It was what was next to that that was the problem. Another “bed” whose occupant was dead. And another one just like it next to it. And another, and another, and another. The chamber Shego was in was very large and had multiple levels, it was full of the devices each of which had someone in it, and it seemed that everyone was dead.

Everyone save herself and Amy.

Shego found an unlocked supply closet, it didn't contain much of interest but it did, mercifully, contain clothing--plain white clothing that she deemed a fashion disaster--but clothing she put on none the less.

She found a computer and was able to look up a map of the facility.

The devices were called “cryo beds” and it seemed that most of them had gone offline. She didn't bother finding out how many there were, she didn't want to know. She instead found out how many other survivors there were: nine.

Hers was the only one that had opened.

The computer gave brief descriptions of each:

Alias: DNAmy
Reason for Suspension: Deemed a threat to global security
Notes: Rouge geneticist
Authorization for Suspension: Dr. Elizabeth Director

Shego laughed at 'Rouge' instead of 'Rogue'.

Alias: Doctor Drakken
Reason for Suspension: Multiple attempts at world domination
--Deemed a threat to global security
Notes: Brilliant inventor; inept in all other areas
Authorization for Suspension: Dr. Elizabeth Director

Again Shego got a giggle out of the notes.

Alias: Surge
Reason for Suspension: Member of Sonique's organization.
Notes: Able psychically manipulate electronics
Authorization for Suspension: Dr. Elizabeth Director

This gave Shego pause. She quickly cross-referenced “Reason for Suspension” with dates. There were too many records to read them all and Shego didn't want to read about any of the dead people anyway. She didn't want to know their names.

Regardless it seemed that between Drakken's “Suspension” in 2013 and Surge's in 2018 the reason necessary had gone from “threat to global security” to simply being a lackey. Digging deeper into Surge's file than the surface summary mentioned something called the Sander's Act.

Quick glances at other records seemed to show that it was invoked every time someone had been put into cryo-statis for no defensible reason.

Shego didn't know what the Sander's Act was, or why it mattered, but she was guessing it wasn't good. She returned to looking at records of survivors.

Alias: None
Reason for Suspension: Espionage
Notes: It has never been determined how he accomplishes his spying.
Suspected mutant
Authorization for Suspension: Dr. Elizabeth Director

Alias: Hawk
Reason for Suspension: Sheltering Sander's Act fugitives
Notes: Able to form viable wings at will
Authorization for Suspension: Dr. Elizabeth Director

Alias: None
Reason for Suspension: Deemed a threat to global security
Notes: Prefers targeting civilian populations with explosives.
Authorization for Suspension: Dr Elizabeth Director

That was the first of the incarcerations Shego agreed with. “If the 'Notes' section is accurate,” she mentally amended.

Alias: Blok
Reason for Suspension: Gang activity.
Notes: Can turn into “stone”
Authorization for Suspension: Dr. Elizabeth Director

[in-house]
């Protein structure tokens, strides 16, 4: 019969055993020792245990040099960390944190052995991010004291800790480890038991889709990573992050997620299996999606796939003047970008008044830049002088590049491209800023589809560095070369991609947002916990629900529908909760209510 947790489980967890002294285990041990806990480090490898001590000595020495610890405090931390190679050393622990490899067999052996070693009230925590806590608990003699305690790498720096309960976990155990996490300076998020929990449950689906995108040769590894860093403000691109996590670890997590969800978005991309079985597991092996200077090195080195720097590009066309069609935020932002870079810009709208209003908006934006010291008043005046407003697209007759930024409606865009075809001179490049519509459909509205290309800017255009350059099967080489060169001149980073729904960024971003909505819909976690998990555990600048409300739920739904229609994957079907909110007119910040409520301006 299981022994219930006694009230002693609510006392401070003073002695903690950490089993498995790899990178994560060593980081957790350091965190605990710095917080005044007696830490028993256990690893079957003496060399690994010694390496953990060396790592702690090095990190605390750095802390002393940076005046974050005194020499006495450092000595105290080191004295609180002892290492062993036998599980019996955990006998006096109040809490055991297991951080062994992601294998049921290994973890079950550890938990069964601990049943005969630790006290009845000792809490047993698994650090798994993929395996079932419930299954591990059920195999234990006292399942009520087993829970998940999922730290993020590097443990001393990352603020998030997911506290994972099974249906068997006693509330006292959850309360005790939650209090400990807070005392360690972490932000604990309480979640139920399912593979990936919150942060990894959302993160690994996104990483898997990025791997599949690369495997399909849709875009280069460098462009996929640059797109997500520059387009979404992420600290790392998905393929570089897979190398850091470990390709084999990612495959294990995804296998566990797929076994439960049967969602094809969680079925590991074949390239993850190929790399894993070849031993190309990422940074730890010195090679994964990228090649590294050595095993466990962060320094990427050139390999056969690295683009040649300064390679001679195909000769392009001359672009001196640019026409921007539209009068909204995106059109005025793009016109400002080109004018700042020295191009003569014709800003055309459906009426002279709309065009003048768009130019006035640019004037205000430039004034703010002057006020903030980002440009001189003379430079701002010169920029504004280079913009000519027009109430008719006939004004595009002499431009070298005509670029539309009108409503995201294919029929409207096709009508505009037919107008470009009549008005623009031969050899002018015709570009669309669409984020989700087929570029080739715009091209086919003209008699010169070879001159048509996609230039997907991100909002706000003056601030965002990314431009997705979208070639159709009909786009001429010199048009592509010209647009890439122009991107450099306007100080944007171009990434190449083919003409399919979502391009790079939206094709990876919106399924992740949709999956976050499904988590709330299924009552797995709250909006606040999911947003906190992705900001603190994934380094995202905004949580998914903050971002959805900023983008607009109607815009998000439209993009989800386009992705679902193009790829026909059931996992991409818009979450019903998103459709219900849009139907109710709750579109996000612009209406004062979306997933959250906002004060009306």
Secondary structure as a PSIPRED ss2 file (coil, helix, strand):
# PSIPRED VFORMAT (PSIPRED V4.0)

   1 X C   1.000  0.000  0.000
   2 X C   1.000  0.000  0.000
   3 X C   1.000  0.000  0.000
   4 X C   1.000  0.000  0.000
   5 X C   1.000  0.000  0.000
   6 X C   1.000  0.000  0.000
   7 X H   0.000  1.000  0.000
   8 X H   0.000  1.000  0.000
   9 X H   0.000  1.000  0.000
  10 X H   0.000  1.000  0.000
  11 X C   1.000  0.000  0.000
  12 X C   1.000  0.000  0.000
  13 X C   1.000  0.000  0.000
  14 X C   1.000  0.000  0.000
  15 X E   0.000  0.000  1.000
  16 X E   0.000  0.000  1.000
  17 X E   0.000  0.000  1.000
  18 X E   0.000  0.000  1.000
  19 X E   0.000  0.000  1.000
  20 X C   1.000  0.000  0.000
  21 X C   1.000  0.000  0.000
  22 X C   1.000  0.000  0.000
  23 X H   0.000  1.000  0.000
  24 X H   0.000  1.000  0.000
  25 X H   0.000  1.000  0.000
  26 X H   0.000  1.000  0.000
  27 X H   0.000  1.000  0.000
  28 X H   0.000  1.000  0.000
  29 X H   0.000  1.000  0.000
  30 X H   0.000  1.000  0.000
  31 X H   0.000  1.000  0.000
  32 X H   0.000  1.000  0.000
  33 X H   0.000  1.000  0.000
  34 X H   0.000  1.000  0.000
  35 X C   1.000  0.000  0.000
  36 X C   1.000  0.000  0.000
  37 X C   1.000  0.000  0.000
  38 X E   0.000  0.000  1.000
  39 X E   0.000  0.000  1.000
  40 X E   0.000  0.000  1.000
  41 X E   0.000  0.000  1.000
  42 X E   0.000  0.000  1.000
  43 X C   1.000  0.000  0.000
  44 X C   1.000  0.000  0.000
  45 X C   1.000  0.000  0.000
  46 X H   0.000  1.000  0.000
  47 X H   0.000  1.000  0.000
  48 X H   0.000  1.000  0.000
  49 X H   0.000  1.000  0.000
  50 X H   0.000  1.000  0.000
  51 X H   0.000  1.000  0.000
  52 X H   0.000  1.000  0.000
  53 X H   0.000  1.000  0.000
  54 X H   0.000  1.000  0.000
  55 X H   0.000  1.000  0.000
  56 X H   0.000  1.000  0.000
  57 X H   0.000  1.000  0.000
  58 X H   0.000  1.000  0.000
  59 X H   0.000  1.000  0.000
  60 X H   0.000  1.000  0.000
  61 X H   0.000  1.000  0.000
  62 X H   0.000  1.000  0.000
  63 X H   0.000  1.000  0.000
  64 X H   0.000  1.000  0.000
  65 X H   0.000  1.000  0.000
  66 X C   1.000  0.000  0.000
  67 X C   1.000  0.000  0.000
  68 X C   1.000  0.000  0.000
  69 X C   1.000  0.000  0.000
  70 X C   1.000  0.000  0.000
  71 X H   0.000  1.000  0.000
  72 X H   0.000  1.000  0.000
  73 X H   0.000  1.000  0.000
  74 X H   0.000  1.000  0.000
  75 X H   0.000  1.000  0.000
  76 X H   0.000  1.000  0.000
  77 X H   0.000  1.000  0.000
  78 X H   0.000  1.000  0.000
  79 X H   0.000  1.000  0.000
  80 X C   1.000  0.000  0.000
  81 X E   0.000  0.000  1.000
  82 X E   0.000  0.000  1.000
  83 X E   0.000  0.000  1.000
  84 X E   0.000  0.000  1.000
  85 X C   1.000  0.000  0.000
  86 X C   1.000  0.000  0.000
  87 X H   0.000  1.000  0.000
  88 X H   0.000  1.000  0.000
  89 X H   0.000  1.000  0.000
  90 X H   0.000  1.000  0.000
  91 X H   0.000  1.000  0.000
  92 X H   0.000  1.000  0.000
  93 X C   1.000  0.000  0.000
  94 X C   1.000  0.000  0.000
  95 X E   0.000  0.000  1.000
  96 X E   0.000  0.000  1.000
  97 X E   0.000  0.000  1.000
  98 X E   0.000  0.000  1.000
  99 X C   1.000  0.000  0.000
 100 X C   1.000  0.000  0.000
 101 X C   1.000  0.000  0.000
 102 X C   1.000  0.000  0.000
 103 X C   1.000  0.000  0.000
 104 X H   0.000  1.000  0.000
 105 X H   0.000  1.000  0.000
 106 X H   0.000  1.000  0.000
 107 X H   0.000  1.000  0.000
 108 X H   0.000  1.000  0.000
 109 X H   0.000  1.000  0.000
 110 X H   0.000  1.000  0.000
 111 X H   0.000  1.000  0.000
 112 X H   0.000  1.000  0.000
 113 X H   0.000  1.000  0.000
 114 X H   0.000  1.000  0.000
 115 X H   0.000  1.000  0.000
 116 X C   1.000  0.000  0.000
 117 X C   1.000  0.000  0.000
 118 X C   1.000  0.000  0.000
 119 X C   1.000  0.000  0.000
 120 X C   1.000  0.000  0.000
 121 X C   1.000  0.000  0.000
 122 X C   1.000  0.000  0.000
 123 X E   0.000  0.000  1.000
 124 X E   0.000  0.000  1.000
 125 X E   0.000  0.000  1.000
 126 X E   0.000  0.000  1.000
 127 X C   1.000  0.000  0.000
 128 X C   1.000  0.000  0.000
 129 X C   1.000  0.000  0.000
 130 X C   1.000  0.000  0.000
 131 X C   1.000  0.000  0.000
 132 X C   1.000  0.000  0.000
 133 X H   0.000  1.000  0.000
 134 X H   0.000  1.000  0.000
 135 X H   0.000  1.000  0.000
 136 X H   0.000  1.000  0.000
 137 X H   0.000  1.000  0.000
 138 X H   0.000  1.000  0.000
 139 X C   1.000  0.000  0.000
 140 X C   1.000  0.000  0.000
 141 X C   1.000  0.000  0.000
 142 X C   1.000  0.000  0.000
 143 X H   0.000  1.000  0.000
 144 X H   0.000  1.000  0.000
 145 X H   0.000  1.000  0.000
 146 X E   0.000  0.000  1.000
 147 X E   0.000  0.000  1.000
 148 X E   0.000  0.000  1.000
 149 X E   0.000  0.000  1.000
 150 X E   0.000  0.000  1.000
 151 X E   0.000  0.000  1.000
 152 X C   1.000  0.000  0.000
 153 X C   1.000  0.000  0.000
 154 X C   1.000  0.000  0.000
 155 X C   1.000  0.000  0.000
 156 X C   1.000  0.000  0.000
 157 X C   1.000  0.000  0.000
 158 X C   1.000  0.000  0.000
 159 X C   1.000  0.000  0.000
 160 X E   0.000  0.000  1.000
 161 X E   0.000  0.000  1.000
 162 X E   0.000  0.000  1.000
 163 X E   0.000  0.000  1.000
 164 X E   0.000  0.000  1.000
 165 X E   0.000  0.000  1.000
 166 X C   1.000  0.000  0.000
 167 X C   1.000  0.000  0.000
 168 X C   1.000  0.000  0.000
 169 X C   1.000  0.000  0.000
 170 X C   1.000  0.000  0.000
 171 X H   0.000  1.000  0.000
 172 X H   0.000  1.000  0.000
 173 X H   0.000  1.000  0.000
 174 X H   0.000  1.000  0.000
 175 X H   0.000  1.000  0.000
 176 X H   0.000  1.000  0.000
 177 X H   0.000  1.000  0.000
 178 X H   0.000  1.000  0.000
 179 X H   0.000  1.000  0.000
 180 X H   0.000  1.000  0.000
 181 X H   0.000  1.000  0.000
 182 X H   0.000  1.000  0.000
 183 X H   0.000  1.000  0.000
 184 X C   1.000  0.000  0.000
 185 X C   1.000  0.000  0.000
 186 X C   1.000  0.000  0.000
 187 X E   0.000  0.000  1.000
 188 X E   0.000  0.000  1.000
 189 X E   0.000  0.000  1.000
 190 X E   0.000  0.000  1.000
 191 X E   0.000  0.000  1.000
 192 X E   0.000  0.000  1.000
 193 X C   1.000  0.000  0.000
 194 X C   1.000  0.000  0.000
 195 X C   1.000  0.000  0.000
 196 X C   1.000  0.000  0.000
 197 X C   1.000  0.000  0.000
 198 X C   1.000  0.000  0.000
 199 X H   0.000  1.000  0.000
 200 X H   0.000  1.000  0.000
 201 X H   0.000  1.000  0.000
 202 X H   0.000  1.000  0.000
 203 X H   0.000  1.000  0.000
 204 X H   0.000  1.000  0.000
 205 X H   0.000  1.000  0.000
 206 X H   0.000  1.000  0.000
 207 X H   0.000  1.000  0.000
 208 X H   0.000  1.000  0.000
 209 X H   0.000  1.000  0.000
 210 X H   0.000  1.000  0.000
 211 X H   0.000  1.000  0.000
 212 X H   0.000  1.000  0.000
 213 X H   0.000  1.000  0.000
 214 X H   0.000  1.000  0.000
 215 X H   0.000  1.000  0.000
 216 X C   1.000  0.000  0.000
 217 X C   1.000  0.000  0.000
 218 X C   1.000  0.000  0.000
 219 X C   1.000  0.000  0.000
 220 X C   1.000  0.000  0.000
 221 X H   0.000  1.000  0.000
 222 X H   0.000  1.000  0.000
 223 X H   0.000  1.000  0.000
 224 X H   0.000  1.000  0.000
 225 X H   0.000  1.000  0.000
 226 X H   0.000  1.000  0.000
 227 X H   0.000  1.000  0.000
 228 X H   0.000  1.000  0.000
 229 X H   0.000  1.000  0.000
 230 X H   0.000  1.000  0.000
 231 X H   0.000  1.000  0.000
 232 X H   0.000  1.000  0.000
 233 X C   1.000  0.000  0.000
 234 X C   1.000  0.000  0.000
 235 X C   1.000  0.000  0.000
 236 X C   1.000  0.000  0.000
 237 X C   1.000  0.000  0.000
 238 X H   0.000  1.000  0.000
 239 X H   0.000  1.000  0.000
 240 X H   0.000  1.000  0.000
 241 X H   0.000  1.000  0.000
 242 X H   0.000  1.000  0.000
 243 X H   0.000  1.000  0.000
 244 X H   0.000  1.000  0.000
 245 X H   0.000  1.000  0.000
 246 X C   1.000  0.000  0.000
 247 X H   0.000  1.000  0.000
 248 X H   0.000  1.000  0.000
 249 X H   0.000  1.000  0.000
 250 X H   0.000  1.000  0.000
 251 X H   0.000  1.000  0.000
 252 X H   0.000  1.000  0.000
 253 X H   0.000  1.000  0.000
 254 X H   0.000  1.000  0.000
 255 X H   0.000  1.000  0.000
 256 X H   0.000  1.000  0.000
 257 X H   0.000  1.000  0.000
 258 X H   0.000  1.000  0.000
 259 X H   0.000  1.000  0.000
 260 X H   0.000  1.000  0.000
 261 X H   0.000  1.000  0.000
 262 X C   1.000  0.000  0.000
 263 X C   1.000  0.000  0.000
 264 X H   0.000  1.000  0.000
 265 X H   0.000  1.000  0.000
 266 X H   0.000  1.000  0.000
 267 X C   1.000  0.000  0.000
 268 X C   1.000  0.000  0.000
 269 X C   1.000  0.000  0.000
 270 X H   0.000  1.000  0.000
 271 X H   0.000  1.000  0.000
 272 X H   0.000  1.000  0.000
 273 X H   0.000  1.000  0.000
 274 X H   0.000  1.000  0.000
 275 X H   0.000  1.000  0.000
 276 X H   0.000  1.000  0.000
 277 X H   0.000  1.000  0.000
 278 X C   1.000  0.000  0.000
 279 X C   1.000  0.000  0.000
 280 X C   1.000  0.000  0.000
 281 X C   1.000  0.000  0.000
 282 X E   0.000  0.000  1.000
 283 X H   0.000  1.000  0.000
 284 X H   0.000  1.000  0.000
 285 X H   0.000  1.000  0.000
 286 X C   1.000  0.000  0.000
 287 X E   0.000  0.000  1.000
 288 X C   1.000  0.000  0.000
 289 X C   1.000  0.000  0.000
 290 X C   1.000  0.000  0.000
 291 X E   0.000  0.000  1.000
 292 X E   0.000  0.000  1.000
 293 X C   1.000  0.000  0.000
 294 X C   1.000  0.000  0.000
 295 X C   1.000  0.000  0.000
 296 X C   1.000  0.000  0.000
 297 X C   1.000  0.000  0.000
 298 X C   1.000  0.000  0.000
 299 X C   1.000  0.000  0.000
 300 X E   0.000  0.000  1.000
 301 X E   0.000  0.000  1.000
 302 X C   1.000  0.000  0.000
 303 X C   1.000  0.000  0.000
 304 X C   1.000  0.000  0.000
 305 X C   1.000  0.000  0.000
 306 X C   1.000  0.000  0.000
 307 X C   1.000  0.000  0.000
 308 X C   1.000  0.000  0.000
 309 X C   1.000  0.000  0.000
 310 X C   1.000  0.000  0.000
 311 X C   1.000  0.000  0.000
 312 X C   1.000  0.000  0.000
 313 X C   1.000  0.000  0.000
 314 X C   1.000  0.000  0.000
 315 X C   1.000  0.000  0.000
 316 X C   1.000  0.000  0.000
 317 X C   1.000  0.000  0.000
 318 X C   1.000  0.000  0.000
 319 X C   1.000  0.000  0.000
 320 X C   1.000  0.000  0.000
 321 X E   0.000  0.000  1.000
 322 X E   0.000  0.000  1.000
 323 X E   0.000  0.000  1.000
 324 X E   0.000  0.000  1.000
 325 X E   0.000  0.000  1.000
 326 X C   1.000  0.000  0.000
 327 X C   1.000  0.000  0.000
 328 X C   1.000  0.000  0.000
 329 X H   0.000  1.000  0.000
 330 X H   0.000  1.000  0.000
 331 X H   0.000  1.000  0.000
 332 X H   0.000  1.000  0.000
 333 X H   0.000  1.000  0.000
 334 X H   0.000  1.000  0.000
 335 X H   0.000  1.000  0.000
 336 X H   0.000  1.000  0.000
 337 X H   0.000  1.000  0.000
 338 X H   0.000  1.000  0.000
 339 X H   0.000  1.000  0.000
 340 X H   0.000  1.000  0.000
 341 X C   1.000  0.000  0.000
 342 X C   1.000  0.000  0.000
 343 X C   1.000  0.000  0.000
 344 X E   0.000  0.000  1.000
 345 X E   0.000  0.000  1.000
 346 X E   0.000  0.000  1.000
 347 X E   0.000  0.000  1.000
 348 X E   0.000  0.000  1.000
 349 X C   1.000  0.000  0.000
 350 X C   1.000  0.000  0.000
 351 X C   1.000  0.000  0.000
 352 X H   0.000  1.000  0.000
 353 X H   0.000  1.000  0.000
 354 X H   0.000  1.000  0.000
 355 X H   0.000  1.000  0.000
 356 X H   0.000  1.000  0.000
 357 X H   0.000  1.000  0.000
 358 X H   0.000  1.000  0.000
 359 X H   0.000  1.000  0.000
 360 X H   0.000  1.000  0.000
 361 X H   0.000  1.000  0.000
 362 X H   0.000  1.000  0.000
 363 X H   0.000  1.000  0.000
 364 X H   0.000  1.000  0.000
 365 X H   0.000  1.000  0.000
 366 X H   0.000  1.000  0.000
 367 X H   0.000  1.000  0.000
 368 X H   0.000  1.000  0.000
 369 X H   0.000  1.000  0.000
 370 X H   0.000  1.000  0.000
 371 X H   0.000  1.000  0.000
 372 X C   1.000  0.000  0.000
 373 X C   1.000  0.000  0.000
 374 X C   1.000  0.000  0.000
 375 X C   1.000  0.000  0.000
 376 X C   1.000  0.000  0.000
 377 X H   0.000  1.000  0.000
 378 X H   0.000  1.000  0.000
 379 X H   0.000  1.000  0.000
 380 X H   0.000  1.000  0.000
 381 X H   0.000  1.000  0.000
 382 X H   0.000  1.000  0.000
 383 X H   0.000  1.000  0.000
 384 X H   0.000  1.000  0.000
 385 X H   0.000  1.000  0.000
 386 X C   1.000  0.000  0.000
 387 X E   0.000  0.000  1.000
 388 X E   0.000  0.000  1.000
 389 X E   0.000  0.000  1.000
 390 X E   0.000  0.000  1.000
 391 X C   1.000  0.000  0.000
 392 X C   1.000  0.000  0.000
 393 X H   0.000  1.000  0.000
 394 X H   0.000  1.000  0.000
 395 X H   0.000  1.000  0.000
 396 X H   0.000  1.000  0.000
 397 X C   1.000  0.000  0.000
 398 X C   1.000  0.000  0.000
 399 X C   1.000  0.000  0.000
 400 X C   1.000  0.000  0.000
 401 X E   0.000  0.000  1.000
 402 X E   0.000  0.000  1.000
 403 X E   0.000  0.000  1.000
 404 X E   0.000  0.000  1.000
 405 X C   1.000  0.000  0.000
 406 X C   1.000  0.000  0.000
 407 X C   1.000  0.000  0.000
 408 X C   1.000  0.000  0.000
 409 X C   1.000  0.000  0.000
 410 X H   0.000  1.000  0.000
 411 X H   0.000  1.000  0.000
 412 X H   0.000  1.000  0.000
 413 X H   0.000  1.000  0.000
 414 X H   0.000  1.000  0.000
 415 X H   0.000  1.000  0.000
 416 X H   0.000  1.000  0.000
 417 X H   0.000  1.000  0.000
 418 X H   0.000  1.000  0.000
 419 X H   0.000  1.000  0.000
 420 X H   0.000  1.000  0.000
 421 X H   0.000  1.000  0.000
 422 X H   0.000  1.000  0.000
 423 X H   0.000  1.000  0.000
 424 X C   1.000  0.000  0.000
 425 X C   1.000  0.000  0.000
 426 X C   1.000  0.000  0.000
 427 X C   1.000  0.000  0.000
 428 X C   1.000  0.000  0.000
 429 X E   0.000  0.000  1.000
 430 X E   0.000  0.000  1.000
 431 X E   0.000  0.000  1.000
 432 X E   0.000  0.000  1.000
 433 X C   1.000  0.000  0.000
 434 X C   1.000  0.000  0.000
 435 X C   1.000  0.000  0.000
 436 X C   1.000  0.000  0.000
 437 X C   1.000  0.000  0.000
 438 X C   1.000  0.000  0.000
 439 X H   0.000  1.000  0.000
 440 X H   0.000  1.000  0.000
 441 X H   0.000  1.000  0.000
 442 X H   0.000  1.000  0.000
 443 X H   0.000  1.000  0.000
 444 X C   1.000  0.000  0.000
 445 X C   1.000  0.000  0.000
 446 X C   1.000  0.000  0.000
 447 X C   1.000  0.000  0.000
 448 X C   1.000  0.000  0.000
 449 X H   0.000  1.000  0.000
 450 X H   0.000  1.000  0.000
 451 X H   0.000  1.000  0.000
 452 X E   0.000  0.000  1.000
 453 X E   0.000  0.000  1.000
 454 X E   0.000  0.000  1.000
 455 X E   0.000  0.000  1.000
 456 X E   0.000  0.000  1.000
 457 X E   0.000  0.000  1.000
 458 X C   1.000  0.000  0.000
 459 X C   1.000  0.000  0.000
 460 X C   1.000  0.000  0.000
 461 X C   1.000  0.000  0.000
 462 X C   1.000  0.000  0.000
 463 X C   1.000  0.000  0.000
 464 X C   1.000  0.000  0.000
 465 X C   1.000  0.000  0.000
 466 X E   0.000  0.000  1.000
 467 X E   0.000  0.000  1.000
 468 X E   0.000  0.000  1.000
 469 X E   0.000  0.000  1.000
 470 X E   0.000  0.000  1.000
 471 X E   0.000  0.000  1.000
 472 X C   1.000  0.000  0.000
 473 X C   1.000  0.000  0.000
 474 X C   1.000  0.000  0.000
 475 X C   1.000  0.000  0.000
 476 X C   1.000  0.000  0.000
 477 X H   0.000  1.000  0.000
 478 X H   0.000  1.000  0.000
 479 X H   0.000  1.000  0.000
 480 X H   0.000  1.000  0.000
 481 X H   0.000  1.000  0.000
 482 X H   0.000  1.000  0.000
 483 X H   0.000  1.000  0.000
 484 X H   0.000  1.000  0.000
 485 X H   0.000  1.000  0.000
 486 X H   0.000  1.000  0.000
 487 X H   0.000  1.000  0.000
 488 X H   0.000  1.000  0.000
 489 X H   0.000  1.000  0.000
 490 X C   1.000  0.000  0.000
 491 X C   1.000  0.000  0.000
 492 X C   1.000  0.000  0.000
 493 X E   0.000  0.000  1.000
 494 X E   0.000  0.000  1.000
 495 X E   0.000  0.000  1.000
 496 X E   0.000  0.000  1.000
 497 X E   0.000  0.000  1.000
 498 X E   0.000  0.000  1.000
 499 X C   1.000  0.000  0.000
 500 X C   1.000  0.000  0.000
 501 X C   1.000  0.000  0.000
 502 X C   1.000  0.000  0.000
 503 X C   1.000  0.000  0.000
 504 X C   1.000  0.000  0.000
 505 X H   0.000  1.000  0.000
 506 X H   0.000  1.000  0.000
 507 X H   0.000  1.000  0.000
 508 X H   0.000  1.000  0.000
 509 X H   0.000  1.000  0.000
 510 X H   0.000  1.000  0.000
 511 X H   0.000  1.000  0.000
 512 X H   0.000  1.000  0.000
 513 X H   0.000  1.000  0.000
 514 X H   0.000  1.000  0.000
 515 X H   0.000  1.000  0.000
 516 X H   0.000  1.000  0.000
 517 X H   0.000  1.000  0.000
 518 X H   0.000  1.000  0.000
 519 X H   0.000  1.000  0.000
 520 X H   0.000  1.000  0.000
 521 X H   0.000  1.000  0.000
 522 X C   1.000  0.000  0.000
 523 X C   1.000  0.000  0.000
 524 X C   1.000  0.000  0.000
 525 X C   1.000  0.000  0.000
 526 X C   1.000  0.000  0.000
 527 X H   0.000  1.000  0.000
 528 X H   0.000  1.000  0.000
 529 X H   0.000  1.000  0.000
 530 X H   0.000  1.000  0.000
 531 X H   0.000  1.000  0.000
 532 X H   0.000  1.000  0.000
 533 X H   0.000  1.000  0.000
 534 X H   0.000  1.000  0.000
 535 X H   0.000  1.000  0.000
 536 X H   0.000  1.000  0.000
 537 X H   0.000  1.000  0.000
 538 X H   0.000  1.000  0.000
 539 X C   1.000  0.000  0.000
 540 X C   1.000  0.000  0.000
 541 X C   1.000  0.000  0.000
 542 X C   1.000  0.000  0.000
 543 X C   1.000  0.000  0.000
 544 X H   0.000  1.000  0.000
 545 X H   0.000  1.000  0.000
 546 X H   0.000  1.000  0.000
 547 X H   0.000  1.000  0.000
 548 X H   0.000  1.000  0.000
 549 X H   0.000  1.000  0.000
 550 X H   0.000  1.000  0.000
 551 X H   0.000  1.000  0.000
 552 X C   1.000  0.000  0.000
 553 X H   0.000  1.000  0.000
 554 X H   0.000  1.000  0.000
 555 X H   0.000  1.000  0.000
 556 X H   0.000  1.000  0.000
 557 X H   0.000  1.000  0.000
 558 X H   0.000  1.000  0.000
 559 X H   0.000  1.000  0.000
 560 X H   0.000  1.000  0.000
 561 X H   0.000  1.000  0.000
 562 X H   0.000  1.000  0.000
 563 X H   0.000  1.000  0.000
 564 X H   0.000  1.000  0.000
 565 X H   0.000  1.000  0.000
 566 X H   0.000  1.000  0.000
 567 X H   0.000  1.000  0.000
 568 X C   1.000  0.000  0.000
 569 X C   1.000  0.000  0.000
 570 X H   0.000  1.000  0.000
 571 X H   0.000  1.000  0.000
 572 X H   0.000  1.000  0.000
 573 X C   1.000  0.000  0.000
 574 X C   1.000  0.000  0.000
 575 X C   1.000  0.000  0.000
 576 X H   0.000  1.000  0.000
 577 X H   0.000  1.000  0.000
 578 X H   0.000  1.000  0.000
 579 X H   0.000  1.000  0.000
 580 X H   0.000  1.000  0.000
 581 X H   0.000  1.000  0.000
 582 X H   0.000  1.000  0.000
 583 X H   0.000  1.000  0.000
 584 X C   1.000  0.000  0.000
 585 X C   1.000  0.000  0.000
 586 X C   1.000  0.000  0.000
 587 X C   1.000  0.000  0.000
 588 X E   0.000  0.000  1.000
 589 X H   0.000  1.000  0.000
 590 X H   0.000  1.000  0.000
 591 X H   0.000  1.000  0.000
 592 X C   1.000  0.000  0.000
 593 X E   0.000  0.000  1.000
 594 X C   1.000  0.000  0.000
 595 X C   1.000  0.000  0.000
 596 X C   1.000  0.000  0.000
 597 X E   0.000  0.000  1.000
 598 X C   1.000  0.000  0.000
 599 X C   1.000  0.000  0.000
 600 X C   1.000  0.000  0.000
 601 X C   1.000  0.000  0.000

Alias: Janus
Reason for suspension: Impersonating World Leader
Notes: Limited shape shifting ability
Authorization for suspension: Dr. Elizabeth Director

The last survivor seemed to be separated from the others, when Shego found out who it was she gasped.

Alias: Kim, KP
Reason for Suspension: Deemed a threat to global security
Notes: Former Hero
--Nascent villain
--High risk of attempted rescue; removed from gen-pop
--Designed cryogenic bed; hers can only be opened manually as a precaution
Authorization for Suspension: Dr. Elizabeth Director

Shego attempted to access Kim's file but found it highly encrypted, far beyond her own skill to crack.

Six hours later she had discovered several distressing things.

She wasn't all that surprised by the lack of guards. If people had been left to die when their cryo bed went offline then she figured this wasn't really a prison, it was a method of execution that allowed those who implemented it to tell themselves they weren't actually executing people. She was surprised by the state of repair.

The facility was immaculate, but low on power. Heavy doors wouldn't open, light ones did so lethargically. The security systems to prevent escape, the very things that should be stopping her from having free reign, were entirely useless. State of the art lasers couldn't fire and could only manage to twitch when they should have tracked her every move. Force fields didn't operate. Half of the computers running the place had recently fried when their cooling system lost power. The heat was gone but the smell lingered. The other half didn't look like they'd last long.

From what she could access on the computer terminals that were working, she found that she couldn't open the cryo beds. Hers had opened as a safety precaution when it ran out of power. The ones that hadn't opened when they lost power, more than ten thousand of them, had been prevented from opening by some override system that had been running on the now fried computer banks.

There was no food.

The water that there was she had to collect from anti-condensation chambers designed to keep the electronics from getting wet by removing moisture from the air.